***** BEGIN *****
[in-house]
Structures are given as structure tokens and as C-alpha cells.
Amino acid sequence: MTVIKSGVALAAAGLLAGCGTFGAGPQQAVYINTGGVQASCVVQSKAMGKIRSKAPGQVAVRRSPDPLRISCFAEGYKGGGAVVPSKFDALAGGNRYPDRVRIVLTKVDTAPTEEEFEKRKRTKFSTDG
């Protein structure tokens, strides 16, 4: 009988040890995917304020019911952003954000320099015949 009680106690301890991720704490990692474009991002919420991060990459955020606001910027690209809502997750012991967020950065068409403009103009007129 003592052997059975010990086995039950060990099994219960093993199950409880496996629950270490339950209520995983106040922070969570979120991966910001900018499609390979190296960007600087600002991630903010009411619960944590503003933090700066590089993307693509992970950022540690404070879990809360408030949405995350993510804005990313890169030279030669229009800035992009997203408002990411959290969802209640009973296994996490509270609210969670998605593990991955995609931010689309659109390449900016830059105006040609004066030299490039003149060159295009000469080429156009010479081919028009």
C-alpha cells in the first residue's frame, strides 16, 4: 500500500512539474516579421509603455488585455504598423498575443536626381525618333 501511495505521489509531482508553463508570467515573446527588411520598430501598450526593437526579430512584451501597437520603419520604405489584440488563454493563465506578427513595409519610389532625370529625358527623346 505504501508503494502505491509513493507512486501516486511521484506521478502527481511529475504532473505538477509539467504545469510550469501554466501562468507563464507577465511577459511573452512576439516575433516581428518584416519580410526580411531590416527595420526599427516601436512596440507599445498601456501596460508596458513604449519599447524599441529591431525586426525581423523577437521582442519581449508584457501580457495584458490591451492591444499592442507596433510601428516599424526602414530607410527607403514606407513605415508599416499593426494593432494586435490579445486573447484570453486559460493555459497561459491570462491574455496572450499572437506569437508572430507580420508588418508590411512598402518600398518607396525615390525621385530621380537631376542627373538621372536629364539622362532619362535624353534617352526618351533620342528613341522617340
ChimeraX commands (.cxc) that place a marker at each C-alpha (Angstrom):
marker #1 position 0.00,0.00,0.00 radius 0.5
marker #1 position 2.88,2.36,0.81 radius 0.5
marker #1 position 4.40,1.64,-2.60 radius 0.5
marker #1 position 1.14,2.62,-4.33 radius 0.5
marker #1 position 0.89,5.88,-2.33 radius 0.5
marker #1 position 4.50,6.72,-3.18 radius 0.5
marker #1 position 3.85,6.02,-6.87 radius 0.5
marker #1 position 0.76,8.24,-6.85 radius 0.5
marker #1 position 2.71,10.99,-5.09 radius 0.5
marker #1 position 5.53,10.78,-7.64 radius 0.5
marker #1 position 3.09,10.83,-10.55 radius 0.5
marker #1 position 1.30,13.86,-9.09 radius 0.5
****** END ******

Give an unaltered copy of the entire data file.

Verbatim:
[in-house]
Structures are given as structure tokens and as C-alpha cells.
Amino acid sequence: MTVIKSGVALAAAGLLAGCGTFGAGPQQAVYINTGGVQASCVVQSKAMGKIRSKAPGQVAVRRSPDPLRISCFAEGYKGGGAVVPSKFDALAGGNRYPDRVRIVLTKVDTAPTEEEFEKRKRTKFSTDG
């Protein structure tokens, strides 16, 4: 009988040890995917304020019911952003954000320099015949 009680106690301890991720704490990692474009991002919420991060990459955020606001910027690209809502997750012991967020950065068409403009103009007129 003592052997059975010990086995039950060990099994219960093993199950409880496996629950270490339950209520995983106040922070969570979120991966910001900018499609390979190296960007600087600002991630903010009411619960944590503003933090700066590089993307693509992970950022540690404070879990809360408030949405995350993510804005990313890169030279030669229009800035992009997203408002990411959290969802209640009973296994996490509270609210969670998605593990991955995609931010689309659109390449900016830059105006040609004066030299490039003149060159295009000469080429156009010479081919028009």
C-alpha cells in the first residue's frame, strides 16, 4: 500500500512539474516579421509603455488585455504598423498575443536626381525618333 501511495505521489509531482508553463508570467515573446527588411520598430501598450526593437526579430512584451501597437520603419520604405489584440488563454493563465506578427513595409519610389532625370529625358527623346 505504501508503494502505491509513493507512486501516486511521484506521478502527481511529475504532473505538477509539467504545469510550469501554466501562468507563464507577465511577459511573452512576439516575433516581428518584416519580410526580411531590416527595420526599427516601436512596440507599445498601456501596460508596458513604449519599447524599441529591431525586426525581423523577437521582442519581449508584457501580457495584458490591451492591444499592442507596433510601428516599424526602414530607410527607403514606407513605415508599416499593426494593432494586435490579445486573447484570453486559460493555459497561459491570462491574455496572450499572437506569437508572430507580420508588418508590411512598402518600398518607396525615390525621385530621380537631376542627373538621372536629364539622362532619362535624353534617352526618351533620342528613341522617340
ChimeraX commands (.cxc) that place a marker at each C-alpha (Angstrom):
marker #1 position 0.00,0.00,0.00 radius 0.5
marker #1 position 2.88,2.36,0.81 radius 0.5
marker #1 position 4.40,1.64,-2.60 radius 0.5
marker #1 position 1.14,2.62,-4.33 radius 0.5
marker #1 position 0.89,5.88,-2.33 radius 0.5
marker #1 position 4.50,6.72,-3.18 radius 0.5
marker #1 position 3.85,6.02,-6.87 radius 0.5
marker #1 position 0.76,8.24,-6.85 radius 0.5
marker #1 position 2.71,10.99,-5.09 radius 0.5
marker #1 position 5.53,10.78,-7.64 radius 0.5
marker #1 position 3.09,10.83,-10.55 radius 0.5
marker #1 position 1.30,13.86,-9.09 radius 0.5